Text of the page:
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What we know so far about the attacks in Spain

SPAIN

Barcelona attacks: What we know so far

Early Friday morning five suspects were killed in an alleged terror attack south of Barcelona, following a deadly incident on Thursday in the city's Las Ramblas district. At least 14 people have been killed in the two attacks. Here's what you need to know

Injured people are treated in Barcelona, Spain, on Aug. 17, 2017, after a white van jumped the sidewalk in the historic Las Ramblas district.

The latest

  • The Canadian killed in the Barcelona attacks has been identified as Ian Wilson, father of a Vancouver Police officer. Four other Canadian nationals were injured.
  • Police have arrested four people aged between 21 and 34 in connection with the attacks in Spain – three Moroccans and a citizen of Spain’s North African enclave of Melilla. None had a history of terrorism-related activities. They will appear in court on Tuesday.
  • Authorities have issued arrest warrants for four further suspects in connection with the two attacks, a judicial source said
  • Spanish police believe the driver of the van may still be alive and at large
  • At least 14 people are dead with a total of 130 people injured after the van attack Thursday in Barcelona and the attempted attack Friday morning in Cambrils, town south of Barcelona
  • Early Friday morning, police killed five attackers in Cambrils following an operation which authorities called a terrorist attack
  • Catalan police carried out several controlled explosions in Cambrils after they determined the attackers were carrying explosive belts
  • Islamic State claimed responsibility for the deadly rampage Thursday along the city’s most famous avenue




What happened in Cambrils

Police said they killed five attackers on Thursday night in Cambrils, a town south of Barcelona, to thwart an attack using explosive belts.

Six civilians and a police officer were injured when the attackers ran them over in a car, before police shot them dead and carried out controlled explosions of the bomb belts. Two of the wounded civilians are in serious condition.

Police said early Friday morning that the situation in Cambrils was under control, and was linked to the van attack in Barcelona.

WATCH Spanish police kill five suspects after second attack

How the van attack unfolded

A van that mowed down pedestrians in Barcelona's city center has killed at least 13 people and injured more than 80 others, Catalan police and the regional interior ministry said.

A man has been arrested following the incident, police said in a statement on Twitter.

Witnesses said the white van zigzagged at high speed down Las Ramblas, a busy avenue thronged with tourists, knocking down pedestrians and leaving bodies strewn across the ground.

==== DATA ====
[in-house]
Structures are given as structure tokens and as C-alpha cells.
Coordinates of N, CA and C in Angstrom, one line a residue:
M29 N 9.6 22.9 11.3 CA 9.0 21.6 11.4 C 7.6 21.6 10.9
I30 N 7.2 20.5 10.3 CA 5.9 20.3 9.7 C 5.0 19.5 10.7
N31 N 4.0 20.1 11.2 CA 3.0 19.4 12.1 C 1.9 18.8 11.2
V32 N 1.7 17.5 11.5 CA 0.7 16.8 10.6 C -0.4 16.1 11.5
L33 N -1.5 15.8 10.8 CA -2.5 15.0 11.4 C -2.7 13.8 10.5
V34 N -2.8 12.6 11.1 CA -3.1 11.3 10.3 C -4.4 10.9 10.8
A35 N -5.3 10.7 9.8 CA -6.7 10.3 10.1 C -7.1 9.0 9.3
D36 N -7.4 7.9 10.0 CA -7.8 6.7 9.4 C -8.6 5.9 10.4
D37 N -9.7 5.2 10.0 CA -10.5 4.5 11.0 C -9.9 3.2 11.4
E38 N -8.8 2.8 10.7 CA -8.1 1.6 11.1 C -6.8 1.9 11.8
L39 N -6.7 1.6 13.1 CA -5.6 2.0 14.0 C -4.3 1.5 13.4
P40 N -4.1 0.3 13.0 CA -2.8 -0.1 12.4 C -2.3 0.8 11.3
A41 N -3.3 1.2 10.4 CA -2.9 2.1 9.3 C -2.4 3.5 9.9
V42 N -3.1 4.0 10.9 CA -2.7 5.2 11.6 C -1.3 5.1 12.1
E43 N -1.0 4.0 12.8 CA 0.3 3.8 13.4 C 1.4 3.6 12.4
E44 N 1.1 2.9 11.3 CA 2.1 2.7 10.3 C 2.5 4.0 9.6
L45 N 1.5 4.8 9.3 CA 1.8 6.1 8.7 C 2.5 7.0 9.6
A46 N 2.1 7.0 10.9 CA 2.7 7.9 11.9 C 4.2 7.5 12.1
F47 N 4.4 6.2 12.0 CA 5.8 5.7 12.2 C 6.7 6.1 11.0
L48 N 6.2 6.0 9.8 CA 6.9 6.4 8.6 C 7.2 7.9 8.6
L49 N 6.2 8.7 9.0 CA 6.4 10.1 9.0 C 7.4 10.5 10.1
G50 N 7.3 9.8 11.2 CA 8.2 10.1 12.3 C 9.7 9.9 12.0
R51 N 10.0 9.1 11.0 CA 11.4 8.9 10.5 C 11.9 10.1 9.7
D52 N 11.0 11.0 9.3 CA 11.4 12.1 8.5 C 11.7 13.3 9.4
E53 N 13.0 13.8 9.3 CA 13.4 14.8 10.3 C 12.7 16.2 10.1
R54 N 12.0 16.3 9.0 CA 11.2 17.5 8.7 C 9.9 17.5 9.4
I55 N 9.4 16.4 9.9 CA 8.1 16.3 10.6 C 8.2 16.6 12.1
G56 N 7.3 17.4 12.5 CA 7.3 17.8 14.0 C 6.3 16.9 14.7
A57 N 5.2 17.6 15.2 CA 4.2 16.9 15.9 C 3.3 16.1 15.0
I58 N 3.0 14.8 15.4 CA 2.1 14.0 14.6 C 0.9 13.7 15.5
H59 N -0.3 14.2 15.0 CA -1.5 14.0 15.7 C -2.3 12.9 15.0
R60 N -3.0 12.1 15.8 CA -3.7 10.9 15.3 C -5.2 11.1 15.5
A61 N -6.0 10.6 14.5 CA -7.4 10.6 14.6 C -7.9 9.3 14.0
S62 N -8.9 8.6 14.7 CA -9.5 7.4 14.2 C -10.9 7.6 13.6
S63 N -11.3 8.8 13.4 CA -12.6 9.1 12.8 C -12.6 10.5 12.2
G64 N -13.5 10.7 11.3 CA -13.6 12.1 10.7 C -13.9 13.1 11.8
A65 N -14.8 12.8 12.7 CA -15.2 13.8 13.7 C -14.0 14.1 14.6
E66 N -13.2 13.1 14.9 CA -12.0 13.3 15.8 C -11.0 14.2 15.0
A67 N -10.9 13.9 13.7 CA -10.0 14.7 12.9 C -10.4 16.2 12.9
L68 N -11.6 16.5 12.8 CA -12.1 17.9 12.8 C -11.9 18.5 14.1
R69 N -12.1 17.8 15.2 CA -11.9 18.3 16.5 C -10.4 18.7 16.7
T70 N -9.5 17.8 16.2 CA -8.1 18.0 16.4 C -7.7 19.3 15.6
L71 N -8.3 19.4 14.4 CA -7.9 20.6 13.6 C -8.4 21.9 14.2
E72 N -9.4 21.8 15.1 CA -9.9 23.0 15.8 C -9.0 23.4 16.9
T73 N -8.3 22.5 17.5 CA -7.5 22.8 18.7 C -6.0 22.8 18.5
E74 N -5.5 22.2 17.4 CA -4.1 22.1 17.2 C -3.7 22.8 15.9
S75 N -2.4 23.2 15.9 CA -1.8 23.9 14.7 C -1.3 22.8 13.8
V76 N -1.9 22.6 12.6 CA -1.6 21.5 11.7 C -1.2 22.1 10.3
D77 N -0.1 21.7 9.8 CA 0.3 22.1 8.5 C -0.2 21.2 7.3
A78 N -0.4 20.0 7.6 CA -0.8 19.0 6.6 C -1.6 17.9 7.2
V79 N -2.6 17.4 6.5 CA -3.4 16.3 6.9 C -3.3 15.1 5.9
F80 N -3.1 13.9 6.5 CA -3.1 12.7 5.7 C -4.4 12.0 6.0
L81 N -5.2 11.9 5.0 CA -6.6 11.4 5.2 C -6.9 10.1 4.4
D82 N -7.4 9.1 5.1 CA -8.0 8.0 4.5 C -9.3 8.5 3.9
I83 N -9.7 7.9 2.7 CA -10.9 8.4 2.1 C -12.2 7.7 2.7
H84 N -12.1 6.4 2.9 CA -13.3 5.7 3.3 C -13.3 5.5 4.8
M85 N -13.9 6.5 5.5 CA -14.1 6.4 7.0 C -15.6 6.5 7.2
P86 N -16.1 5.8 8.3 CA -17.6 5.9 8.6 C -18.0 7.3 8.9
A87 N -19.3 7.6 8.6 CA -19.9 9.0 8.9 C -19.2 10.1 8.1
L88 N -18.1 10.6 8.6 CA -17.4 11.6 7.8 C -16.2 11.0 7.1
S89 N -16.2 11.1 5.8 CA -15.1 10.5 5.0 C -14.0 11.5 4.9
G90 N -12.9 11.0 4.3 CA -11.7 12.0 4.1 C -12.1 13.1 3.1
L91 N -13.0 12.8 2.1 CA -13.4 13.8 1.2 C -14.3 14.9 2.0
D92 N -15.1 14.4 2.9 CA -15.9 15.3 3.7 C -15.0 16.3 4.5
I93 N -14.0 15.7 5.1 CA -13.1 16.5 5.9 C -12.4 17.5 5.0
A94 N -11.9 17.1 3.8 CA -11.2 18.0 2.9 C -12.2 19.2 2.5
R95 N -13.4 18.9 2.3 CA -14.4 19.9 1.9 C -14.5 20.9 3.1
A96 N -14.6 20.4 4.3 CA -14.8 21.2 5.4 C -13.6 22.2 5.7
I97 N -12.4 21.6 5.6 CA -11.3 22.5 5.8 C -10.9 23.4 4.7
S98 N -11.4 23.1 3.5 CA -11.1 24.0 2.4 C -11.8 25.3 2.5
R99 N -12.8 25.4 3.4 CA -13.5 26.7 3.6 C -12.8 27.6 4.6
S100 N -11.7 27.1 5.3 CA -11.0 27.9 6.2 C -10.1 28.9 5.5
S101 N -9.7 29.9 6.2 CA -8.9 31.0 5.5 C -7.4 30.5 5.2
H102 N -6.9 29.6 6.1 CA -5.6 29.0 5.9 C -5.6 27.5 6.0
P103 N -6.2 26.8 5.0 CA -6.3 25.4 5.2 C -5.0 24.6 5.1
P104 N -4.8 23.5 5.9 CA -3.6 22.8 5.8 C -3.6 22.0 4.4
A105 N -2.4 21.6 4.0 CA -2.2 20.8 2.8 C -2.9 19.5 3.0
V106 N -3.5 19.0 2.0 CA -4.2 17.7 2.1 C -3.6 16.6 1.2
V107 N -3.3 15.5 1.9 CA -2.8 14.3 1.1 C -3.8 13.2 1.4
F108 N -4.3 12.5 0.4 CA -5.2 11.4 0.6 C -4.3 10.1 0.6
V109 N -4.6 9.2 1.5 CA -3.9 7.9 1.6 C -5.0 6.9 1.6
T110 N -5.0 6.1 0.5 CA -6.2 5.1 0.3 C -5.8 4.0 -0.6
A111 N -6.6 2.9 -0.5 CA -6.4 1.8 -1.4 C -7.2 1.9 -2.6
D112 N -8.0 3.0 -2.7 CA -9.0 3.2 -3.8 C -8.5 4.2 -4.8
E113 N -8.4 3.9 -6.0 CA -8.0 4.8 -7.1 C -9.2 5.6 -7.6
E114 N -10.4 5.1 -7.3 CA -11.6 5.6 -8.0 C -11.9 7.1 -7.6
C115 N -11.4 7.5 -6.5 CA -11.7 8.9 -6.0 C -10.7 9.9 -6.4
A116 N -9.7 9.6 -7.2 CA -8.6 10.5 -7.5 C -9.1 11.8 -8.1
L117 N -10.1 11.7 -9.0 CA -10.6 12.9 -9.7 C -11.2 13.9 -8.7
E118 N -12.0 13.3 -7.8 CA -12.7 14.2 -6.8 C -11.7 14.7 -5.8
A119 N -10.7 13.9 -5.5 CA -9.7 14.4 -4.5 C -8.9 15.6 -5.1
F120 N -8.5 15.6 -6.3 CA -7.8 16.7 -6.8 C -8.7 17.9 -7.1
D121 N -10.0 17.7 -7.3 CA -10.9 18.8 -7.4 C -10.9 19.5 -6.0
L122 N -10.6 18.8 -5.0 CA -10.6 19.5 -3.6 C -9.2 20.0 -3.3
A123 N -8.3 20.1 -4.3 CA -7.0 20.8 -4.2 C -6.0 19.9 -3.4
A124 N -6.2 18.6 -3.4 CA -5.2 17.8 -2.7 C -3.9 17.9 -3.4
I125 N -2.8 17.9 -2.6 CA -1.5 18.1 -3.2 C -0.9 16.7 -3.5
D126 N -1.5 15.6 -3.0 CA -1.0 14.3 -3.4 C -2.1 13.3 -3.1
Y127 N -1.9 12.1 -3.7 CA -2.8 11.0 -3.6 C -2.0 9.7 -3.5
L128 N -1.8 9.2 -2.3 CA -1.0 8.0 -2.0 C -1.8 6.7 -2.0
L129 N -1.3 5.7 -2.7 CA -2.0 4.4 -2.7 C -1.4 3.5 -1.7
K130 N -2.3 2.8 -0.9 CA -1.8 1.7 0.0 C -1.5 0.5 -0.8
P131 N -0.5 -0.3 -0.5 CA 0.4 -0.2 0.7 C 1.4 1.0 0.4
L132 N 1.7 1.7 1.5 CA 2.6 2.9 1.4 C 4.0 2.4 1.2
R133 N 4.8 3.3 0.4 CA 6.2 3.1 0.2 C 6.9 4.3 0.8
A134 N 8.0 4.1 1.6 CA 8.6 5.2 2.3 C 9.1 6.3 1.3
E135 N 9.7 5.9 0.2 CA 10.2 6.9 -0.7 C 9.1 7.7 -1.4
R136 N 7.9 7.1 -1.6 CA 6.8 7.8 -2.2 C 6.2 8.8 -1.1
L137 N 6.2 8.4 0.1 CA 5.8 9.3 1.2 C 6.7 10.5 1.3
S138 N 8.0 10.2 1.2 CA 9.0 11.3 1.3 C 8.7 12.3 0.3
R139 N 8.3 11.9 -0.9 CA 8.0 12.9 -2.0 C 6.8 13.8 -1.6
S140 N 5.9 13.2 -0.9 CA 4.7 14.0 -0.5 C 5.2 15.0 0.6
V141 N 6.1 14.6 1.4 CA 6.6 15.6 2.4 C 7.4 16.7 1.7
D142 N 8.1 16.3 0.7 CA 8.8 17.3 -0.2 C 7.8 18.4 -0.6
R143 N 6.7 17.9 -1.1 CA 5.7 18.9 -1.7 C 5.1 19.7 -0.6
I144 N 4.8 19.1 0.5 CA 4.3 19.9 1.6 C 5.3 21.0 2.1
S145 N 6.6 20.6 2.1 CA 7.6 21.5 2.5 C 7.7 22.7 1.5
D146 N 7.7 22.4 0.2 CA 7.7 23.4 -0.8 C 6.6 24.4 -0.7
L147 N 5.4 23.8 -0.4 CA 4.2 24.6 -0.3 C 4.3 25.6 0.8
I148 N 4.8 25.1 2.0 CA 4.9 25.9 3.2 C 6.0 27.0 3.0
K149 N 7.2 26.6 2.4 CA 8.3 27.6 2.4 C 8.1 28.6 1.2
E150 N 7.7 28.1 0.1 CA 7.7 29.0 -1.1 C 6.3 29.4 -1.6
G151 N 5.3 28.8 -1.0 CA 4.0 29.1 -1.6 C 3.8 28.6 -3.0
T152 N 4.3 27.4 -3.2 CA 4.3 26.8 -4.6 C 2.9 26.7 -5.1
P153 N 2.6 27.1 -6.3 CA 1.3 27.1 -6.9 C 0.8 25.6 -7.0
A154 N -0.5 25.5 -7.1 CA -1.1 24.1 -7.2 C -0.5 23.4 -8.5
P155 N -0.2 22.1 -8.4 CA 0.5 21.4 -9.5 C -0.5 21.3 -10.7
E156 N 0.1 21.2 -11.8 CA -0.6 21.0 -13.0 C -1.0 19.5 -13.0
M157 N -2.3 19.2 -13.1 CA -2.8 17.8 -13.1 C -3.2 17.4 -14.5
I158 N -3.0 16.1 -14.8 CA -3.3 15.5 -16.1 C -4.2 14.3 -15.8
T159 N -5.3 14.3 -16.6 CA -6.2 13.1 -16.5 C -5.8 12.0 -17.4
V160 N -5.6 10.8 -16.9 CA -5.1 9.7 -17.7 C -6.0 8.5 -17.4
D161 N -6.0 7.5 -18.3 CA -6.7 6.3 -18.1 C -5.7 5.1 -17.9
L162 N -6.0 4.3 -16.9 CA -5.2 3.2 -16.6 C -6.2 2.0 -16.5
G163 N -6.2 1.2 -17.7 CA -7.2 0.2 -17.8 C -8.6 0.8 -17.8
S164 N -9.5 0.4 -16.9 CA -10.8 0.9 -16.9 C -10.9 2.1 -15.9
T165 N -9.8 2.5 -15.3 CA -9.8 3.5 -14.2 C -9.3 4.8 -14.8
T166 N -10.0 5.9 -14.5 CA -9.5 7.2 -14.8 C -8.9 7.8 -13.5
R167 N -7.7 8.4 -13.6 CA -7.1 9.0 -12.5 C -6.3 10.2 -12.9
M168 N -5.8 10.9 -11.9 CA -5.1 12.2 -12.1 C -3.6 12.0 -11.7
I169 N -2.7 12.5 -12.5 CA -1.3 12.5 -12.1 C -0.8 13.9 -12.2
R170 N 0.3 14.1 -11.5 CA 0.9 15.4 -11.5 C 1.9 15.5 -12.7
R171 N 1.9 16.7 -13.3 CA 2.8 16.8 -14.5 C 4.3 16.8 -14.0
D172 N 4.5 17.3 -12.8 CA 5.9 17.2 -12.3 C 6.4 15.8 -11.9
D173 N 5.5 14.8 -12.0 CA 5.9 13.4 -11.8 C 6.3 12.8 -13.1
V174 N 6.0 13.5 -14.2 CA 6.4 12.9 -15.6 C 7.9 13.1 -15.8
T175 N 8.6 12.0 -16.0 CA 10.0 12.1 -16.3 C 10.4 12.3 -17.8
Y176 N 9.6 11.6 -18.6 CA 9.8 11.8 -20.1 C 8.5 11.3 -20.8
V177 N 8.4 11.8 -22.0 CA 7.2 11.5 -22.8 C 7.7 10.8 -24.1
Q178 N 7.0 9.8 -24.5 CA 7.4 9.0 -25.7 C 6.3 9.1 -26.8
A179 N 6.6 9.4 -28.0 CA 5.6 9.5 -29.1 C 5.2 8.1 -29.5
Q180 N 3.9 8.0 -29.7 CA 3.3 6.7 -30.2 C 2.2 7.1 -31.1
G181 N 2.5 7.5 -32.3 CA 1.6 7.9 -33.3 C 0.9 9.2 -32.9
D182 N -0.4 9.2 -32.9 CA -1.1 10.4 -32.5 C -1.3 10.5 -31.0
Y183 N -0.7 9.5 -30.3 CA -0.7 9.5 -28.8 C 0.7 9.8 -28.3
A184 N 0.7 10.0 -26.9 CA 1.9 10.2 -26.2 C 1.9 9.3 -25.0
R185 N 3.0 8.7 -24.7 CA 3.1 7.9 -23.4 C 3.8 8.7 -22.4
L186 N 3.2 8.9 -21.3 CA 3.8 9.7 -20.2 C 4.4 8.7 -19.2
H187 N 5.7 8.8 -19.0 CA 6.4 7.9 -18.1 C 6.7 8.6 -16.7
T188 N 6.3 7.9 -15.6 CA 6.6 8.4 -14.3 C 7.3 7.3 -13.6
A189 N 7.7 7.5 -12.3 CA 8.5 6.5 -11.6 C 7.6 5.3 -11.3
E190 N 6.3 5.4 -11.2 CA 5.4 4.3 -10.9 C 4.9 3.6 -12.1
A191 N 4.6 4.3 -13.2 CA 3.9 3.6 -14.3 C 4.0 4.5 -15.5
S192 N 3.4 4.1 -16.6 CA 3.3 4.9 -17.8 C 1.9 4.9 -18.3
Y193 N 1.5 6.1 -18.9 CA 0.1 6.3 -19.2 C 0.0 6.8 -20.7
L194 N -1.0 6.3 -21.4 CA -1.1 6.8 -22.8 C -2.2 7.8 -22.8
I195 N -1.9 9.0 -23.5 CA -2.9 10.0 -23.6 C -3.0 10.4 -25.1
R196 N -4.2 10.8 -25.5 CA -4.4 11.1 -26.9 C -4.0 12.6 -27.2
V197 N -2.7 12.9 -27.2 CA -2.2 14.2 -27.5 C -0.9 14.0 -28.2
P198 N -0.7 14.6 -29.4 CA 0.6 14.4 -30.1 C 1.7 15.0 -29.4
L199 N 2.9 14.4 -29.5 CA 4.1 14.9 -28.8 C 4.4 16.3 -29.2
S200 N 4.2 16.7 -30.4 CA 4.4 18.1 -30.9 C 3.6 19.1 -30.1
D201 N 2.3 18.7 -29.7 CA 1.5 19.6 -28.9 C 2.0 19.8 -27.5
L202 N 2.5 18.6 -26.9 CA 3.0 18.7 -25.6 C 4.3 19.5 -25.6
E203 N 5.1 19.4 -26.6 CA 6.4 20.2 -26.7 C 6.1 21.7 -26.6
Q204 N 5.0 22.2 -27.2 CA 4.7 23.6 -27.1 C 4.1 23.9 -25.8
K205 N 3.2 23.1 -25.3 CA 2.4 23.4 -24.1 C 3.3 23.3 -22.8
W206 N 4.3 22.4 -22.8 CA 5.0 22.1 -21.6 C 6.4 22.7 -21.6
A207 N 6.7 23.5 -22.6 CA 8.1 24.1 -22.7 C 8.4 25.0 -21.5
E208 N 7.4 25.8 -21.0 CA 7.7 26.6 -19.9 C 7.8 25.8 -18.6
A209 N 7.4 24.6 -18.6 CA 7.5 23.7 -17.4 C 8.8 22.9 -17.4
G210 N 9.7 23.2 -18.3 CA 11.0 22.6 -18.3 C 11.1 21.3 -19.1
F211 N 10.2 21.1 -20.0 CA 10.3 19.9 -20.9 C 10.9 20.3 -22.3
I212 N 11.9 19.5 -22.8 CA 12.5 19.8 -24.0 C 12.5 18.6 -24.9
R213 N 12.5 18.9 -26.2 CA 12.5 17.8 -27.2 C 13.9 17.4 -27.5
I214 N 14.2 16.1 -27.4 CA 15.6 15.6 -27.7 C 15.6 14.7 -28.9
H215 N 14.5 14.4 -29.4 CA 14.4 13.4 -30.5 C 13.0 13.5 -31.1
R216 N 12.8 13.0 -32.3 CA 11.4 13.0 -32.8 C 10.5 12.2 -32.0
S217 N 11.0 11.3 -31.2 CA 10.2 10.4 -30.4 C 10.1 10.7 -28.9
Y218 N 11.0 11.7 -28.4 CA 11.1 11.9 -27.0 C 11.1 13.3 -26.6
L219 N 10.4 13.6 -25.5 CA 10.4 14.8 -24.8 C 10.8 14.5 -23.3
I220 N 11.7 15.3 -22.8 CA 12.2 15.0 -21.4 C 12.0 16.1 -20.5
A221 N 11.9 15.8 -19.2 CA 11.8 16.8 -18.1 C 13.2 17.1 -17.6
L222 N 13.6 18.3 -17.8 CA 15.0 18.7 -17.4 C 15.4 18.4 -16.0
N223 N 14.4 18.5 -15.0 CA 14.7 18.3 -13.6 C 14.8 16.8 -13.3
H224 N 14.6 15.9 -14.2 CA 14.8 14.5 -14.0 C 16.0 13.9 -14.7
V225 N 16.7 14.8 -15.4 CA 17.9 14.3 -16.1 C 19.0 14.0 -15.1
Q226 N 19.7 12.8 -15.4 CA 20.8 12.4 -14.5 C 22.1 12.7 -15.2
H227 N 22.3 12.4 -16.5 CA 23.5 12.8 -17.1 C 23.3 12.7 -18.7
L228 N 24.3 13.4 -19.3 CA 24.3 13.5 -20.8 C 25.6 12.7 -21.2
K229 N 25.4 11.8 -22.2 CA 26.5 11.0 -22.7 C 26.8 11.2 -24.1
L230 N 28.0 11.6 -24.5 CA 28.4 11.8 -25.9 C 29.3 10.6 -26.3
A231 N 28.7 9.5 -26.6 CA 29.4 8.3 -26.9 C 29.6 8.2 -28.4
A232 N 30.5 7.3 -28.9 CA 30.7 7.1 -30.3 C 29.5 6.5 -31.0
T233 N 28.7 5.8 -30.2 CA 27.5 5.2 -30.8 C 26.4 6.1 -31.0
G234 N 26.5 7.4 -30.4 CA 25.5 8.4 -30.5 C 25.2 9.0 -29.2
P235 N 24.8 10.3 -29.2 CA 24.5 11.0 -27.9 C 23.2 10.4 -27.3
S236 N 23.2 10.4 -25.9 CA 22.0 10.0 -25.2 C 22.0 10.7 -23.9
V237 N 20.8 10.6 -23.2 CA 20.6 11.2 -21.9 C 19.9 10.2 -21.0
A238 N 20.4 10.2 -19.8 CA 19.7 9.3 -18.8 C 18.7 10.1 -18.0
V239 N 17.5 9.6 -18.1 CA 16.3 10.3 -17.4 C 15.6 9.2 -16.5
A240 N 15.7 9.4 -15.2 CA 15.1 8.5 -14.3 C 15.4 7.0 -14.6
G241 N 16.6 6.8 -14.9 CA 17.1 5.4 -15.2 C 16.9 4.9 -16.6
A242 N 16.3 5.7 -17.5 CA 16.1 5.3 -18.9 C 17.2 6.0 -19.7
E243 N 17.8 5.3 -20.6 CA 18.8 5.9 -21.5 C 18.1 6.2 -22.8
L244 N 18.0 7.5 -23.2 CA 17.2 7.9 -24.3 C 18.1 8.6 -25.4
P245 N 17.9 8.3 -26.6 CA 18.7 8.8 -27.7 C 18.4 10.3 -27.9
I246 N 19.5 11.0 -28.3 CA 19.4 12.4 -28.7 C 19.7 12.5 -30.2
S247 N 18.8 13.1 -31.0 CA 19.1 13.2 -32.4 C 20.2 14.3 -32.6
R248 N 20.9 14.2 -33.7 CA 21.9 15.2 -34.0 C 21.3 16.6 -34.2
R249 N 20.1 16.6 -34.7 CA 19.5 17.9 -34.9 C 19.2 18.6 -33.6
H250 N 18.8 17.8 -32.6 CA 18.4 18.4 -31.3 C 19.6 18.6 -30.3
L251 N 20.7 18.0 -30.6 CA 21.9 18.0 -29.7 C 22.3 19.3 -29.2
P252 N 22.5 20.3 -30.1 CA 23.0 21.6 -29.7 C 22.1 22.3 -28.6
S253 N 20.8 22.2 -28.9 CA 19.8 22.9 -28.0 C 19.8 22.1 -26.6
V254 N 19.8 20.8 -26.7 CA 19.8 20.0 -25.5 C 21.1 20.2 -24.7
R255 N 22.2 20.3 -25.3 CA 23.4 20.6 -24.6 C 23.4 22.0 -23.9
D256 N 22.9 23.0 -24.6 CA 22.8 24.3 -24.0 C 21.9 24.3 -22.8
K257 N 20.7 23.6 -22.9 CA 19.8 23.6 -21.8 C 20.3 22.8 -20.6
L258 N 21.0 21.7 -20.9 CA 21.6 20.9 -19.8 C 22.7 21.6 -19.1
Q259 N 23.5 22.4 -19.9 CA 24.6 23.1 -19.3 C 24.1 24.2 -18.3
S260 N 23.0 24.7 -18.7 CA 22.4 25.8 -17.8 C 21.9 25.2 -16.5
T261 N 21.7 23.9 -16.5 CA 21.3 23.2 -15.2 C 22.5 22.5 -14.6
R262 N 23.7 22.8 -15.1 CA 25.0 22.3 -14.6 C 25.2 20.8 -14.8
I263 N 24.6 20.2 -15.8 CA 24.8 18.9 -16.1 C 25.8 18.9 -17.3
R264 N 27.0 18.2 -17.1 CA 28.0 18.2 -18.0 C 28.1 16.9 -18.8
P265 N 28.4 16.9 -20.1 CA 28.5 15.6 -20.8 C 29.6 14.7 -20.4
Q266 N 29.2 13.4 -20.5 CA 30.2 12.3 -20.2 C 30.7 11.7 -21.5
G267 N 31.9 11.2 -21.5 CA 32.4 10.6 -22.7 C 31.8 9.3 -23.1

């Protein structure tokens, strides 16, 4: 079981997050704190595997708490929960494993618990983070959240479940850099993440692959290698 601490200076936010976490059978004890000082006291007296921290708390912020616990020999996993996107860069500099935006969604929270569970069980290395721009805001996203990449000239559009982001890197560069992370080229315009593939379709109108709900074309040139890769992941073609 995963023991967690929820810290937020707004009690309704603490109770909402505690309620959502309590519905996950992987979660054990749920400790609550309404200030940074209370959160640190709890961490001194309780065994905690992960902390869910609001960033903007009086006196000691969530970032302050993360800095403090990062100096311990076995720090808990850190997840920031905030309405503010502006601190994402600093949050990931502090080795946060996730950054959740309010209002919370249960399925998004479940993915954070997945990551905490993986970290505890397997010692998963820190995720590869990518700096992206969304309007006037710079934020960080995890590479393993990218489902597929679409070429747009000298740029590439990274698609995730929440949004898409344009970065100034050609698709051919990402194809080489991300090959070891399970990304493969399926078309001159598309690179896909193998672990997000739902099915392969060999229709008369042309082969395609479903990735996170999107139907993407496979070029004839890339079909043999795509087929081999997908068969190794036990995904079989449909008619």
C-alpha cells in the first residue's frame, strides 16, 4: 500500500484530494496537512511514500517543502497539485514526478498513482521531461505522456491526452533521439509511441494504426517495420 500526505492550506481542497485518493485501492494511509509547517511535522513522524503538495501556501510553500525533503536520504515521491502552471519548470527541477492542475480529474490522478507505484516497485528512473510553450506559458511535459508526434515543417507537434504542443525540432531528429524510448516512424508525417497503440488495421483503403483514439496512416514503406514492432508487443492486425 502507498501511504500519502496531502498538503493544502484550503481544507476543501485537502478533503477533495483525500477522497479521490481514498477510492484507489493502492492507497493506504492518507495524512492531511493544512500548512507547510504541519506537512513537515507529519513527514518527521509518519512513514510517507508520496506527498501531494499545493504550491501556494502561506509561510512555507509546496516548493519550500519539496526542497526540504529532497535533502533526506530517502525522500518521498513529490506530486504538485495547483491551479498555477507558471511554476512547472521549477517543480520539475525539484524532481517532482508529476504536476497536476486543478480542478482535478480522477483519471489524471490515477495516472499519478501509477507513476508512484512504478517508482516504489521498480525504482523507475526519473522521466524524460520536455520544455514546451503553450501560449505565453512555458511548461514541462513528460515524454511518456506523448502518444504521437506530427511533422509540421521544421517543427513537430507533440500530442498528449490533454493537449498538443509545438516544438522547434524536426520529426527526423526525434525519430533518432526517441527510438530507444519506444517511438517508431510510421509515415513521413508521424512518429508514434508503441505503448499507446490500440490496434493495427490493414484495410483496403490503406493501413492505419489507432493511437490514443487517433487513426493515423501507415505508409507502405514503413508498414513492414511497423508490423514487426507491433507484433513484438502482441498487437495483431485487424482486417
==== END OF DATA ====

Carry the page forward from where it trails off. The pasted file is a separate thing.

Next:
Tom Gueller told the BBC: "I heard screams and a bit of a crash and then I just saw the crowd parting and this van going full pelt down the middle of the Ramblas and I immediately knew that it was a terrorist attack or something like that.

Around them, the boulevard was deserted, covered in rubbish and abandoned objects including hats, flip-flops, bags and a pram.


Emergency services warned people to avoid the area around Barcelona's Placa Catalunya, one of the city's main squares at the top of the Ramblas, and requested the closure of nearby train and metro stations.

Prime Minister Mariano Rajo said he was in contact with authorities, and the priority was to attend to the injured. "Maximum coordination to arrest the attackers, reinforce security and attend to all those affected," he said on Twitter.

Mobile phone footage posted on Twitter showed several bodies strewn along the Ramblas, some motionless. Paramedics and bystanders bent over them, treating them and trying to comfort those still conscious.



How the leaders reacted

Prime Minister Justin Trudeau extended his sympathies through Twitter, condemning the terror attack.

Conservative Leader Andrew Scheer and NDP Leader Tom Mulcair both called the incident "terrible" and expressed support for the victims.

President Donald Trump also took to Twitter to say that the United States stood ready to help Spanish authorities after what he called a "terror attack" in Barcelona.

Ada Colau, the mayor of Barcelona tweeted Thursday calling Barcelona a city of peace, saying that terror will not change who they are.

In a statement, European Commission President Jean-Claude Juncker said "this cowardly attack has deliberately targeted those enjoying life and sharing time with family and friends. We will never be cowed by such barbarism."

Catalonia's regional president, Carles Puigdemont, told Barcelona broadcaster TV3: "Our priority is to save lives. And our second priority is the police investigation, to find the people responsible of this attack and anyone who has helped them directly or indirectly."


Watch Witness describes police presence, people running, after Barcelona attack

Emergency information

Global Affairs Canada says Canadians in the Spanish city should monitor local media and follow the directions of local authorities.

Officials say questions should be directed to the Consulate of Canada, which is just a kilometre away from where the attack occurred, as well as the Emergency Watch and Response Centre in Ottawa.

For information about the Barcelona attack, people can call +34 93 21 421 24.


With files from Associated Press, Reuters and Canadian Press


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